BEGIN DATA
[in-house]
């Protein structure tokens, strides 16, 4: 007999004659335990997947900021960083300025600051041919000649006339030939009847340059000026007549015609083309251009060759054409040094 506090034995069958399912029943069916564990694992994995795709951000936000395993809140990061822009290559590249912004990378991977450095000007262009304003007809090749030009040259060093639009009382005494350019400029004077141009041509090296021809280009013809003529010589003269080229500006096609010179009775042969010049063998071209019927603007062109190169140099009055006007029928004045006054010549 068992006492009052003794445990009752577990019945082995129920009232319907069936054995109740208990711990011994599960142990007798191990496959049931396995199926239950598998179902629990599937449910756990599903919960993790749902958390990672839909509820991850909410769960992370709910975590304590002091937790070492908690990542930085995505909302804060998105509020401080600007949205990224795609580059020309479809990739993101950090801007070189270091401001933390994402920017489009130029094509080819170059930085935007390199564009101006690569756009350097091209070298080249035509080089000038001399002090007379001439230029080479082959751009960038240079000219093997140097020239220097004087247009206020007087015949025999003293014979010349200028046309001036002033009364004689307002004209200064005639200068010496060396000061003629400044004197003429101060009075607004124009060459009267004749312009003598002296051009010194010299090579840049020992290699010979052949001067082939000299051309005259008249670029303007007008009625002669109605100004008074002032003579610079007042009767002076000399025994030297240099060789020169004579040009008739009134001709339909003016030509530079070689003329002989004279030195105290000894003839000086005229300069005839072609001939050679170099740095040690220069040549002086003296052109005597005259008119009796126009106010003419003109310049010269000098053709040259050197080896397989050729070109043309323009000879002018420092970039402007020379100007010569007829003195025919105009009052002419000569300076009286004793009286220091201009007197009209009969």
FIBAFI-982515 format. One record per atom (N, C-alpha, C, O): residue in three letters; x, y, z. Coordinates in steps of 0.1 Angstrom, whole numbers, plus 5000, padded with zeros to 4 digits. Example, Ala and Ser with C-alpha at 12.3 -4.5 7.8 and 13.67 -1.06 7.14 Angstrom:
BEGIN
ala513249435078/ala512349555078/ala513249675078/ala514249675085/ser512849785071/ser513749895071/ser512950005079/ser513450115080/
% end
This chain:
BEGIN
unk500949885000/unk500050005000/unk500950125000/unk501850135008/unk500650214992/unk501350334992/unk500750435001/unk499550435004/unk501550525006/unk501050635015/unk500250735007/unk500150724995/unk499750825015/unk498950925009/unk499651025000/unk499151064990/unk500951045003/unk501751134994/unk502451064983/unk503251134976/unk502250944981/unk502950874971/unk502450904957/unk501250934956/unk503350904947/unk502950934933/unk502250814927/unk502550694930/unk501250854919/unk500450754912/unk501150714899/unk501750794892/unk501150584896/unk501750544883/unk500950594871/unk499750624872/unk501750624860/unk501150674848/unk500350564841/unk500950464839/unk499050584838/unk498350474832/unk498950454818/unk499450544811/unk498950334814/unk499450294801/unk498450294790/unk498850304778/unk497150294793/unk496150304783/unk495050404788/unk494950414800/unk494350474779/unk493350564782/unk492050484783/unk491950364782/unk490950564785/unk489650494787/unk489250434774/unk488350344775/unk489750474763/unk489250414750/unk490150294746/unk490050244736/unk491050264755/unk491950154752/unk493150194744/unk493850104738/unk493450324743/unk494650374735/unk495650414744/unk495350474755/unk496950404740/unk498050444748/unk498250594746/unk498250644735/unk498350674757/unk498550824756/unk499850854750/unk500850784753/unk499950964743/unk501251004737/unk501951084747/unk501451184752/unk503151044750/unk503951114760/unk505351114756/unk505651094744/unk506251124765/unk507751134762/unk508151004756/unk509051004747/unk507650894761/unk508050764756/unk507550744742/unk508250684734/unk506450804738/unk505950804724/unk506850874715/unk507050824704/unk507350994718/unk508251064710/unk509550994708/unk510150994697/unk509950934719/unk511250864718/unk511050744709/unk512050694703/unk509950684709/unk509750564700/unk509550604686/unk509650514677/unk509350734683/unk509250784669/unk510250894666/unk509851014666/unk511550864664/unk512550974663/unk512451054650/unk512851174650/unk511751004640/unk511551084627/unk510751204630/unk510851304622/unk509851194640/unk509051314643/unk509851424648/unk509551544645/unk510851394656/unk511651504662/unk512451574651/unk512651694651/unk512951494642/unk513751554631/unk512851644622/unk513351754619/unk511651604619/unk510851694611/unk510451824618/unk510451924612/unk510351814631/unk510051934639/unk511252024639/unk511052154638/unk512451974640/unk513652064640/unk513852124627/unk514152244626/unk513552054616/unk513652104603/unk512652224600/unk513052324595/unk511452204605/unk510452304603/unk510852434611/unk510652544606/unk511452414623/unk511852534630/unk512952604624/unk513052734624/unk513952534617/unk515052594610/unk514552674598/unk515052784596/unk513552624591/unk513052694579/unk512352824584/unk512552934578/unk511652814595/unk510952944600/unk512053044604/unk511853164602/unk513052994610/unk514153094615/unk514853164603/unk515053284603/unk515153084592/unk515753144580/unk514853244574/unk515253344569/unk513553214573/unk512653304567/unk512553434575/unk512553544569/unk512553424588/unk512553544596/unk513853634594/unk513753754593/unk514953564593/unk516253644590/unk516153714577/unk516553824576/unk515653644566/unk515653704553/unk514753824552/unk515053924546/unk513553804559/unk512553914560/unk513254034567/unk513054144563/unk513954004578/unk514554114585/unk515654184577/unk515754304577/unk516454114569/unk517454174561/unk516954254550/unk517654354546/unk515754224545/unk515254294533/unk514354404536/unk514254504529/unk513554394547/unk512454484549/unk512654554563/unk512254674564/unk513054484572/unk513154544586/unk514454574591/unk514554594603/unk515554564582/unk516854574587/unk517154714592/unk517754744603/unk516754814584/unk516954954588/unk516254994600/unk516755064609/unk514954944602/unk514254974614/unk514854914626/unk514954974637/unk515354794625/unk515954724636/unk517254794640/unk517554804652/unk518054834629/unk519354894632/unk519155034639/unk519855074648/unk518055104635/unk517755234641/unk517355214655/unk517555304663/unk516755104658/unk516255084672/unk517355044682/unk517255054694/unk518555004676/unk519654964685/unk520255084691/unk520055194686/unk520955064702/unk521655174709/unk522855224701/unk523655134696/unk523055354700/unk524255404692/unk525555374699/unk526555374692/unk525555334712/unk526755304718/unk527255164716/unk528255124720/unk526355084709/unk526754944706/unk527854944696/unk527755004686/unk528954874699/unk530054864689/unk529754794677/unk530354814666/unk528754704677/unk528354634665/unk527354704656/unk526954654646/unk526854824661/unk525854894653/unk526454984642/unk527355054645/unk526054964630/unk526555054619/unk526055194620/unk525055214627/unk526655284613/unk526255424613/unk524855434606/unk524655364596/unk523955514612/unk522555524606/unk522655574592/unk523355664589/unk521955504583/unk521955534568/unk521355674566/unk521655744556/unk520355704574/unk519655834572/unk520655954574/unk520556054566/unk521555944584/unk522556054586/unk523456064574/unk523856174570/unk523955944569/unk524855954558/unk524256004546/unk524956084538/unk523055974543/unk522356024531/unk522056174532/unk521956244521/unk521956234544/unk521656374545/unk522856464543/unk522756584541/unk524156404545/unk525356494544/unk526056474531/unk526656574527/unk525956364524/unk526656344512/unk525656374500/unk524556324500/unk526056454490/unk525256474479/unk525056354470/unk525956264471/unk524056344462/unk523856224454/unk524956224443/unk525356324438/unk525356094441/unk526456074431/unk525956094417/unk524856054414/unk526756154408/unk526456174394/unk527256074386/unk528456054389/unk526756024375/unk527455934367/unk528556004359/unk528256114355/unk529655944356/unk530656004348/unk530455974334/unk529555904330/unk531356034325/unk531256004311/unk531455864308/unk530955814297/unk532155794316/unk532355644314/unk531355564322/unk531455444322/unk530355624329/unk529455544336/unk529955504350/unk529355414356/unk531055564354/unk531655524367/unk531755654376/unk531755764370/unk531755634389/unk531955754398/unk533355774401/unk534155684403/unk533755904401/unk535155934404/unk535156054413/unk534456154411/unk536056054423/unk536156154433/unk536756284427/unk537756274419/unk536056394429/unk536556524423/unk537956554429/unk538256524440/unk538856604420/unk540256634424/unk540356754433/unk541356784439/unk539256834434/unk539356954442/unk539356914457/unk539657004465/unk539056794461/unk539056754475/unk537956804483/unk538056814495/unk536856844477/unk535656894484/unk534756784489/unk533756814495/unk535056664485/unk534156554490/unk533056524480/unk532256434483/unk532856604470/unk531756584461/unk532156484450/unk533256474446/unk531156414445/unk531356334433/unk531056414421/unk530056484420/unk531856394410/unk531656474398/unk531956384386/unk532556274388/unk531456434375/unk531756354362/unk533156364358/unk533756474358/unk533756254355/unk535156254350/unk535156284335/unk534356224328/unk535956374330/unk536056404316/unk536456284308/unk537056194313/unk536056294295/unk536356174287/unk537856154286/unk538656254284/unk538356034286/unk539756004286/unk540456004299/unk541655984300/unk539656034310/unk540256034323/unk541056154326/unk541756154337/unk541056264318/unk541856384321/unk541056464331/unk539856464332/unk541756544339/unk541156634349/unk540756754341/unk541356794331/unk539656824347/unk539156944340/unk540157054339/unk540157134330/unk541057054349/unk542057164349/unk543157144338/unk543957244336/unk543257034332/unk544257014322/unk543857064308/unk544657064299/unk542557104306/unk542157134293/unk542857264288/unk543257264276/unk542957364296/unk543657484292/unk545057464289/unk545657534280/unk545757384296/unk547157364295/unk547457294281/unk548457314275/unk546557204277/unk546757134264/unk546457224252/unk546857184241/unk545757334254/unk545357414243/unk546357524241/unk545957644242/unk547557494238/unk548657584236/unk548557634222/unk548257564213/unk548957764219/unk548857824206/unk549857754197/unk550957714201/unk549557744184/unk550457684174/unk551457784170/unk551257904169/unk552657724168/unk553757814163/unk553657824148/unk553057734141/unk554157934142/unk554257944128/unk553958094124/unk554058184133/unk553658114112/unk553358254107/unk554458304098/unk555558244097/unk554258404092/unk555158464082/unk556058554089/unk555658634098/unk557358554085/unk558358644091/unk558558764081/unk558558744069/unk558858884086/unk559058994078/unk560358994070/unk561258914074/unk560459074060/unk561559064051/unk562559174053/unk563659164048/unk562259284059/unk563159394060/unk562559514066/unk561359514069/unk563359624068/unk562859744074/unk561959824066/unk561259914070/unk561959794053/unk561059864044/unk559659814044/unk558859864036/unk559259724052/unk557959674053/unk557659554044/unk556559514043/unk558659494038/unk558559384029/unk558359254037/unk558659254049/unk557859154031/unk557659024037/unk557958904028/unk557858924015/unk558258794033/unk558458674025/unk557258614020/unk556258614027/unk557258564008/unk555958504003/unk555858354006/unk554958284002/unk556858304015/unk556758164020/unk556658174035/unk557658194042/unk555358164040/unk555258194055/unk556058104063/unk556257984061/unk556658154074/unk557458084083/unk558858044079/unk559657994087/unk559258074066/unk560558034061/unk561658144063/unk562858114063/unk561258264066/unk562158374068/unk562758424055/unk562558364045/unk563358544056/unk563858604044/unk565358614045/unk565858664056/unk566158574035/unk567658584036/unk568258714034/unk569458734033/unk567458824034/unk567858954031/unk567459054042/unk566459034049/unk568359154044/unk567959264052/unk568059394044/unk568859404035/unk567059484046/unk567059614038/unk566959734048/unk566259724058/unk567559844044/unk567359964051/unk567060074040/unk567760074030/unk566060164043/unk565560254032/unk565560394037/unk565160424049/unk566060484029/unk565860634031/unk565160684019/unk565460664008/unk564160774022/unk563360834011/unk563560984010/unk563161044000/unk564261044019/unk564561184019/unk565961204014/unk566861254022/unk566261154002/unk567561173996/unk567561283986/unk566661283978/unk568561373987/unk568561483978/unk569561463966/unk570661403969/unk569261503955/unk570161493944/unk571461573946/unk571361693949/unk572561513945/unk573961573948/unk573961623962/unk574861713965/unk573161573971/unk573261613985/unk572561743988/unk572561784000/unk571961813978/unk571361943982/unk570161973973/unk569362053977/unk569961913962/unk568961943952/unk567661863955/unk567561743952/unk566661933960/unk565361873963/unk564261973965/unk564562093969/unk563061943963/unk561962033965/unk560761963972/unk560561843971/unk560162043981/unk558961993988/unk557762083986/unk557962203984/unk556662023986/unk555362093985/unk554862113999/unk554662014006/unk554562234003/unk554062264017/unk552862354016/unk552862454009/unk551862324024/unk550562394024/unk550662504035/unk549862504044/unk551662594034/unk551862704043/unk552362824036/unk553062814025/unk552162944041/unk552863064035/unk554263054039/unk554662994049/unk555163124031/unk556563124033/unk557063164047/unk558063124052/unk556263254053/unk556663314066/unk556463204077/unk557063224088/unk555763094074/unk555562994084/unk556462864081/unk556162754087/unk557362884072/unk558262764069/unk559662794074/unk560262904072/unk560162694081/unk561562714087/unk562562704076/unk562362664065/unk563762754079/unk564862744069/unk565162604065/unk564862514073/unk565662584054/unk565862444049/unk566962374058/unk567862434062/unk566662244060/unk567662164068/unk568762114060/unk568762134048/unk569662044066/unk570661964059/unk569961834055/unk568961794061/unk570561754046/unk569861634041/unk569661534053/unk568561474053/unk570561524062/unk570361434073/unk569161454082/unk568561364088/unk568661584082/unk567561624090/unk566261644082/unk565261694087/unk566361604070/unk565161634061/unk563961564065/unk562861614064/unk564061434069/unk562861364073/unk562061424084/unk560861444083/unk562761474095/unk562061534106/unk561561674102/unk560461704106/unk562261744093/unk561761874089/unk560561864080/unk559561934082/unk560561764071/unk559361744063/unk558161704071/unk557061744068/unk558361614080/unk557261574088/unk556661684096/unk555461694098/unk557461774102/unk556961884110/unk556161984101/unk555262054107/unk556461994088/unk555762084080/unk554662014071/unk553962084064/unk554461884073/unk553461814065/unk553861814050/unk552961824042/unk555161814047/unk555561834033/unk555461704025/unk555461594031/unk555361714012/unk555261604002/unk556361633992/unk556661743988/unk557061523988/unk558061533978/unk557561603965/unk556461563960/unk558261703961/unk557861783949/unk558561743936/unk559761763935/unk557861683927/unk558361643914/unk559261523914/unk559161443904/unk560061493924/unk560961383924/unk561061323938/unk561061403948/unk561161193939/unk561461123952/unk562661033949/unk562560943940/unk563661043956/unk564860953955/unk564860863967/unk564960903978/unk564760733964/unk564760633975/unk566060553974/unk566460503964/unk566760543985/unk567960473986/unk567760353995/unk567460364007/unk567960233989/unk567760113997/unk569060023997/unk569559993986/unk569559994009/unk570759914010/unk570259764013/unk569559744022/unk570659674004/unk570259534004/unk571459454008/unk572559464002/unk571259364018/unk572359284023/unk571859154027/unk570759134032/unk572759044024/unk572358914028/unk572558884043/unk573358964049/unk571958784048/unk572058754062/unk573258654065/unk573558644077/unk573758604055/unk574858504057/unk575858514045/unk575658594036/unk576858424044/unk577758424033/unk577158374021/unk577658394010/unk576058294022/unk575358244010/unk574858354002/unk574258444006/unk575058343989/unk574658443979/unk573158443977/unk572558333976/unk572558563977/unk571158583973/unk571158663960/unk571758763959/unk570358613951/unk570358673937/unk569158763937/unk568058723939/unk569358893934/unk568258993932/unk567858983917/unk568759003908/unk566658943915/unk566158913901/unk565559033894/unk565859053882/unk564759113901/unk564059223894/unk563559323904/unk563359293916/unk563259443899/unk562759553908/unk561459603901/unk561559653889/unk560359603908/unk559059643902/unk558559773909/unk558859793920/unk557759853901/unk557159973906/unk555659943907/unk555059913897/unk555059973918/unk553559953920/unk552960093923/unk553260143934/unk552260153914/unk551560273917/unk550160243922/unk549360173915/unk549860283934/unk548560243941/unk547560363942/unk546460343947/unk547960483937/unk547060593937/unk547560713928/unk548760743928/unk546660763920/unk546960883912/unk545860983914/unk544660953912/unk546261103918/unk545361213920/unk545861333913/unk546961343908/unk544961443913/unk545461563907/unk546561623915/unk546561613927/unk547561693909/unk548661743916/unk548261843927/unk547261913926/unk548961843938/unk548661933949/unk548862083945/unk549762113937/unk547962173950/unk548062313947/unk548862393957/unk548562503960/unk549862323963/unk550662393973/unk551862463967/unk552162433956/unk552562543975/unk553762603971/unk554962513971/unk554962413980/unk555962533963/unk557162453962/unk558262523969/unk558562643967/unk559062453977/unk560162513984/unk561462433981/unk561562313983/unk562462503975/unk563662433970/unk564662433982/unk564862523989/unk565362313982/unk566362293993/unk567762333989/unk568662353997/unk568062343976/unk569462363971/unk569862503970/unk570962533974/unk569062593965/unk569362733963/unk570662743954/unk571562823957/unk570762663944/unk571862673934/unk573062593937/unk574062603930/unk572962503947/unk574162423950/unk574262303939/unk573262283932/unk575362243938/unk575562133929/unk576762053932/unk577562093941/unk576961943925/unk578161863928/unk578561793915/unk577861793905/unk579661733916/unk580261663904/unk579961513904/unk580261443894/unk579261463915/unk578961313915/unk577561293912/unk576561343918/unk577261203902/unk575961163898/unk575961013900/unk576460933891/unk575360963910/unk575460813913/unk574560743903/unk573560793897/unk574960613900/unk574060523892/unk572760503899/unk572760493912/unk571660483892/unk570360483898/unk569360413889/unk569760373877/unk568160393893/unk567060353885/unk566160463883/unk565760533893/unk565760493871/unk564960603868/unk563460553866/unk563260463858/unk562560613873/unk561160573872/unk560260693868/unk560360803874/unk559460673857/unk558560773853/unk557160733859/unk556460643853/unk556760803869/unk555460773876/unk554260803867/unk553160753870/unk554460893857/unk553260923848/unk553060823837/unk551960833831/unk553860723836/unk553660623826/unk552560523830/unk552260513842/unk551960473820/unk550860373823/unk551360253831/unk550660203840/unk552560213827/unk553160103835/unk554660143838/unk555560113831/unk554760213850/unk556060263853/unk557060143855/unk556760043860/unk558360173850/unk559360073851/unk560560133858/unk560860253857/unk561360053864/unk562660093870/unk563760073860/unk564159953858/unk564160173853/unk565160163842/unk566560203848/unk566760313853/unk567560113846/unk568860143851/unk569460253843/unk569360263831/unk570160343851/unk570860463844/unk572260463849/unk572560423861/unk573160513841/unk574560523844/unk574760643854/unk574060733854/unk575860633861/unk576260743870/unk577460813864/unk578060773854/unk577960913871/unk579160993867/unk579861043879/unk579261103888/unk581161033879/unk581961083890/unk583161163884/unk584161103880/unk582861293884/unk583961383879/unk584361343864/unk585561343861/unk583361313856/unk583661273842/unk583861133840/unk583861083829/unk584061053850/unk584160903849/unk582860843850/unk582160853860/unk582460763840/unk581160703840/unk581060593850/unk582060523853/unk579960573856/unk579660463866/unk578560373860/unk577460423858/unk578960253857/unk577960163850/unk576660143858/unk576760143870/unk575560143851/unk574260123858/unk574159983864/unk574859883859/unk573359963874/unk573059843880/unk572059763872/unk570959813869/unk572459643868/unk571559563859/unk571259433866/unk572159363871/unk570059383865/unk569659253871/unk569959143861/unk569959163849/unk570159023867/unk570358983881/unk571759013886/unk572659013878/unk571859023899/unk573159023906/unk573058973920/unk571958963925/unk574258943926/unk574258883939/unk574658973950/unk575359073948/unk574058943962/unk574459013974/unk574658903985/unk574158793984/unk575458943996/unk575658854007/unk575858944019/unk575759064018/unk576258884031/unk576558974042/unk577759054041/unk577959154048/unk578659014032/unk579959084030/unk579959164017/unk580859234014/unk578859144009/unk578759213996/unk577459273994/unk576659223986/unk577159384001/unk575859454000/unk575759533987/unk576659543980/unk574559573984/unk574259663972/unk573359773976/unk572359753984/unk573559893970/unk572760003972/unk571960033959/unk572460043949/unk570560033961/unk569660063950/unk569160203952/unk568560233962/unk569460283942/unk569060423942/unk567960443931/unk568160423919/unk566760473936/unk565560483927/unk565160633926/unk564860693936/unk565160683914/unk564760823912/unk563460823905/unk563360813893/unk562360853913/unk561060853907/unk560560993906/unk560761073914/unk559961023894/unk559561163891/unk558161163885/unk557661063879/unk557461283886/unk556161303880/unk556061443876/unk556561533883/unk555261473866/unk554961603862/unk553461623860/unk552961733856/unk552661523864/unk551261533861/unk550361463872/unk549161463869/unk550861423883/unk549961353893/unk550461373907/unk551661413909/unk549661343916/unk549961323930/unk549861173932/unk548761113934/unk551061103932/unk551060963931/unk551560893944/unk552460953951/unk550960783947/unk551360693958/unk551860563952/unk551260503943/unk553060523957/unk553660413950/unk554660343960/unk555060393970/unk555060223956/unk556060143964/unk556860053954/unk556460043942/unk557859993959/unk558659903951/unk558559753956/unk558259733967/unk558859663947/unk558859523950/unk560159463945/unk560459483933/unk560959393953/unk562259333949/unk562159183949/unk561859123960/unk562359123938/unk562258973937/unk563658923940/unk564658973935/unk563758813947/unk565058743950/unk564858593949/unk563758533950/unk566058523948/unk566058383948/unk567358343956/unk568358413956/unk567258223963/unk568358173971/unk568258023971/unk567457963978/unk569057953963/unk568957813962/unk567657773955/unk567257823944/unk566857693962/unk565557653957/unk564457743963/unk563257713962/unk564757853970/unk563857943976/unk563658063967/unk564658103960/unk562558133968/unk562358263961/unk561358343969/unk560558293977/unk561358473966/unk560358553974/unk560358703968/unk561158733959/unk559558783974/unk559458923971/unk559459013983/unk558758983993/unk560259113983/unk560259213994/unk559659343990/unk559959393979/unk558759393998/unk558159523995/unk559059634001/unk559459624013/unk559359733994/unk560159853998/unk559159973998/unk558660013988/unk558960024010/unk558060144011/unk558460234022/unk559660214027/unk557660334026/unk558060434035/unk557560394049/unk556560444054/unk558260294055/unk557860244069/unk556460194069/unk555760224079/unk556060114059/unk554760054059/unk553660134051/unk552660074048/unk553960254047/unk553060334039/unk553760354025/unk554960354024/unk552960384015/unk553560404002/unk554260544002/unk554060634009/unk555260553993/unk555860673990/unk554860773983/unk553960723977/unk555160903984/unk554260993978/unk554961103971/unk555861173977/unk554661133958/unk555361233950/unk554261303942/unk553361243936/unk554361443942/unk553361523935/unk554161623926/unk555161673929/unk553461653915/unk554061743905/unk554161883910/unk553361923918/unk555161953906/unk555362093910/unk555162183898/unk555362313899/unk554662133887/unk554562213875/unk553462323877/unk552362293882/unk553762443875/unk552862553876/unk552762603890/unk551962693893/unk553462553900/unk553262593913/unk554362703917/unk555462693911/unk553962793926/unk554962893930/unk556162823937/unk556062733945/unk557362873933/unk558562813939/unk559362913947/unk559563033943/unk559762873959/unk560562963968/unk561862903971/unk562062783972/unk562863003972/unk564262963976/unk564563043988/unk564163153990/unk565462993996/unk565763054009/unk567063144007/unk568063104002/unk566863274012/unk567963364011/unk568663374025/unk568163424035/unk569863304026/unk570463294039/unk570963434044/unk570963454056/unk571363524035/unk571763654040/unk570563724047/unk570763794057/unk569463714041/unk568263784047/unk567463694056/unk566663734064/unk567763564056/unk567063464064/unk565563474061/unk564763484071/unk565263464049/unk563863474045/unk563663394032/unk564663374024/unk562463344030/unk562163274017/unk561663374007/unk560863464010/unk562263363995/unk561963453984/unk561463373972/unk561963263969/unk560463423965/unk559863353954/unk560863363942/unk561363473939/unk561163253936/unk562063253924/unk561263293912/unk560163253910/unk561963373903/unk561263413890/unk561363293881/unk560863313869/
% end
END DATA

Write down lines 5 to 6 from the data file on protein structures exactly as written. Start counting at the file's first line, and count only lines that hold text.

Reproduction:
ala513249435078/ala512349555078/ala513249675078/ala514249675085/ser512849785071/ser513749895071/ser512950005079/ser513450115080/
% end